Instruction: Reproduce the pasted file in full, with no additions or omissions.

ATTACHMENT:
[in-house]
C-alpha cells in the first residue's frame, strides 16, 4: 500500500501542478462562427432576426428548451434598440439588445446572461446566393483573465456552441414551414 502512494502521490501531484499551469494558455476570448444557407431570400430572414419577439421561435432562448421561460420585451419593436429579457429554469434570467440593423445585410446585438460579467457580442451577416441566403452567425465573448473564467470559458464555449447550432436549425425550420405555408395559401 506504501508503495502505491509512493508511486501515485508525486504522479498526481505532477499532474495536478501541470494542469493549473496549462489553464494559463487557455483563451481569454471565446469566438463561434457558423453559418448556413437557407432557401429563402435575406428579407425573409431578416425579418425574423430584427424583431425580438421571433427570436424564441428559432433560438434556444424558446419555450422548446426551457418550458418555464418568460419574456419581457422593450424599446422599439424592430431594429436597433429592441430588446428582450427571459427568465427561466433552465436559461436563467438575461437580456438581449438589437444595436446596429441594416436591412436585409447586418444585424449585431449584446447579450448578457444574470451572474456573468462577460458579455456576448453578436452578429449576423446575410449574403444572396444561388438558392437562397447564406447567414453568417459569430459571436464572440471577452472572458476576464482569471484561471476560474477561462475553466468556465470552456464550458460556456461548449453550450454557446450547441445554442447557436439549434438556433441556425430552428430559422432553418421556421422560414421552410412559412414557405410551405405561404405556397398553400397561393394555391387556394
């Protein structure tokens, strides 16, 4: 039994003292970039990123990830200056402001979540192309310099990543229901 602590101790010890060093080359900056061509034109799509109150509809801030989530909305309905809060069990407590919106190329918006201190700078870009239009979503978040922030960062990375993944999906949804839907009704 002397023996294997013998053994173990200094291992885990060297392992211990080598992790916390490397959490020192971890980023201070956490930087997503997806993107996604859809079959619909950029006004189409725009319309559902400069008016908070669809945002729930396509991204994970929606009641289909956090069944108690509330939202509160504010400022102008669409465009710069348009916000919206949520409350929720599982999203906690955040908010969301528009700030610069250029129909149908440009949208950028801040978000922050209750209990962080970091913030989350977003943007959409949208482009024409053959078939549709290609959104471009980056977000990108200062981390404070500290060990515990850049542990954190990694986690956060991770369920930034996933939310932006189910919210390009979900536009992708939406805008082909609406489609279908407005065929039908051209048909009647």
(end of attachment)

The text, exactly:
[in-house]
C-alpha cells in the first residue's frame, strides 16, 4: 500500500501542478462562427432576426428548451434598440439588445446572461446566393483573465456552441414551414 502512494502521490501531484499551469494558455476570448444557407431570400430572414419577439421561435432562448421561460420585451419593436429579457429554469434570467440593423445585410446585438460579467457580442451577416441566403452567425465573448473564467470559458464555449447550432436549425425550420405555408395559401 506504501508503495502505491509512493508511486501515485508525486504522479498526481505532477499532474495536478501541470494542469493549473496549462489553464494559463487557455483563451481569454471565446469566438463561434457558423453559418448556413437557407432557401429563402435575406428579407425573409431578416425579418425574423430584427424583431425580438421571433427570436424564441428559432433560438434556444424558446419555450422548446426551457418550458418555464418568460419574456419581457422593450424599446422599439424592430431594429436597433429592441430588446428582450427571459427568465427561466433552465436559461436563467438575461437580456438581449438589437444595436446596429441594416436591412436585409447586418444585424449585431449584446447579450448578457444574470451572474456573468462577460458579455456576448453578436452578429449576423446575410449574403444572396444561388438558392437562397447564406447567414453568417459569430459571436464572440471577452472572458476576464482569471484561471476560474477561462475553466468556465470552456464550458460556456461548449453550450454557446450547441445554442447557436439549434438556433441556425430552428430559422432553418421556421422560414421552410412559412414557405410551405405561404405556397398553400397561393394555391387556394
């Protein structure tokens, strides 16, 4: 039994003292970039990123990830200056402001979540192309310099990543229901 602590101790010890060093080359900056061509034109799509109150509809801030989530909305309905809060069990407590919106190329918006201190700078870009239009979503978040922030960062990375993944999906949804839907009704 002397023996294997013998053994173990200094291992885990060297392992211990080598992790916390490397959490020192971890980023201070956490930087997503997806993107996604859809079959619909950029006004189409725009319309559902400069008016908070669809945002729930396509991204994970929606009641289909956090069944108690509330939202509160504010400022102008669409465009710069348009916000919206949520409350929720599982999203906690955040908010969301528009700030610069250029129909149908440009949208950028801040978000922050209750209990962080970091913030989350977003943007959409949208482009024409053959078939549709290609959104471009980056977000990108200062981390404070500290060990515990850049542990954190990694986690956060991770369920930034996933939310932006189910919210390009979900536009992708939406805008082909609406489609279908407005065929039908051209048909009647």